Antibiotics aren’t only used by farms to prevent infection; they’re also used to plump up chickens, cows, pigs, and turkeys. Now, researchers suggest that antibiotics given to young children could have the same weight-gaining effect.
However, leaders in the field are unconvinced by the data. Microbiologist David Relman, who investigates the microbiome at the Stanford University School of Medicine told ScienceNOW that the work is "provocative" but that some of the data are "a bit vague and unclear."
Some researchers think that low dose antibiotics make farm animals heftier by altering their gut microbiota, which is responsible for digesting food and making nutrients available to the host. (For a critical review of this practice, see “Antibiotics in the Animals We Eat.”) When researchers from New York University School of Medicine gave young mice low doses of antibiotics, on a schedule similar to that given to farm animals, they saw the mice develop more fat stores than controls, in work published yesterday (August 22) in Nature. Analysis of the mouse gut microbiota showed that the microbial community had shifted to include a greater proportion of Firmicutes species, which the author speculated could make more calories available to the host than other groups of commensal bacteria.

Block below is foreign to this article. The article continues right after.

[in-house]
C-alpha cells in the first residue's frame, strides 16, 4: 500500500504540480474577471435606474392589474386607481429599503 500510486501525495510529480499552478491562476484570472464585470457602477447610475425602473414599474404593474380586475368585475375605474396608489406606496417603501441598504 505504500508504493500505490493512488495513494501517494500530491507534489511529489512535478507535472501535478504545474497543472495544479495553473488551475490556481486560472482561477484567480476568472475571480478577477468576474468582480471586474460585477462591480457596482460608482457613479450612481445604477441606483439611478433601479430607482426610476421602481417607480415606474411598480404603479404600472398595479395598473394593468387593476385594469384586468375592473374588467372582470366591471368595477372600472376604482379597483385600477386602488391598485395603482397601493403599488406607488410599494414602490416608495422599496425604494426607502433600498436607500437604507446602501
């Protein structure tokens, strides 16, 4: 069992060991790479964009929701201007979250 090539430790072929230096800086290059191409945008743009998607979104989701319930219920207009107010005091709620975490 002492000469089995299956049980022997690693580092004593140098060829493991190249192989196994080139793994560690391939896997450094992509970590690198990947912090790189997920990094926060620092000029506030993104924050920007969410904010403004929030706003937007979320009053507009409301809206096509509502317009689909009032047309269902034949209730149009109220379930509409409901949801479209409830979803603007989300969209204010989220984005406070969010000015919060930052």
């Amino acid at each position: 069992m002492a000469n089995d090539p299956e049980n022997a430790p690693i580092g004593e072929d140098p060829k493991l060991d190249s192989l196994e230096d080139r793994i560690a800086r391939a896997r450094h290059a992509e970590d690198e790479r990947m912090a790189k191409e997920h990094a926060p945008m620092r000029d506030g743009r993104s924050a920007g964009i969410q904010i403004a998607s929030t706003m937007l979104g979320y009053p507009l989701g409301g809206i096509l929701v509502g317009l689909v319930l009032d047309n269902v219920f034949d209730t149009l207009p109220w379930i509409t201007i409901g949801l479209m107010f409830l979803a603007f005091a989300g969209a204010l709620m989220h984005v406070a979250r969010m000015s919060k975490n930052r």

A second paper by the same lead author, published in the International Journal of Obesity, looked at children in the United Kingdom treated with antibiotics in the first 6 months of their lives compared to untreated children. Comparing the weight of the children at 38 months old, researchers saw a higher chance of overweight measures in children who were given antibiotics.
But while there may have been a small increase in weight at 38 months, critics say, there was no association between antibiotic use and weight at 7 years. In addition, the mice used in the study were given antibiotics from the time they were weaned from their mother until maturity. "We never give antibiotics to children continuously from the time they wean to the time they reach sexual maturity," Relman told ScienceNOW.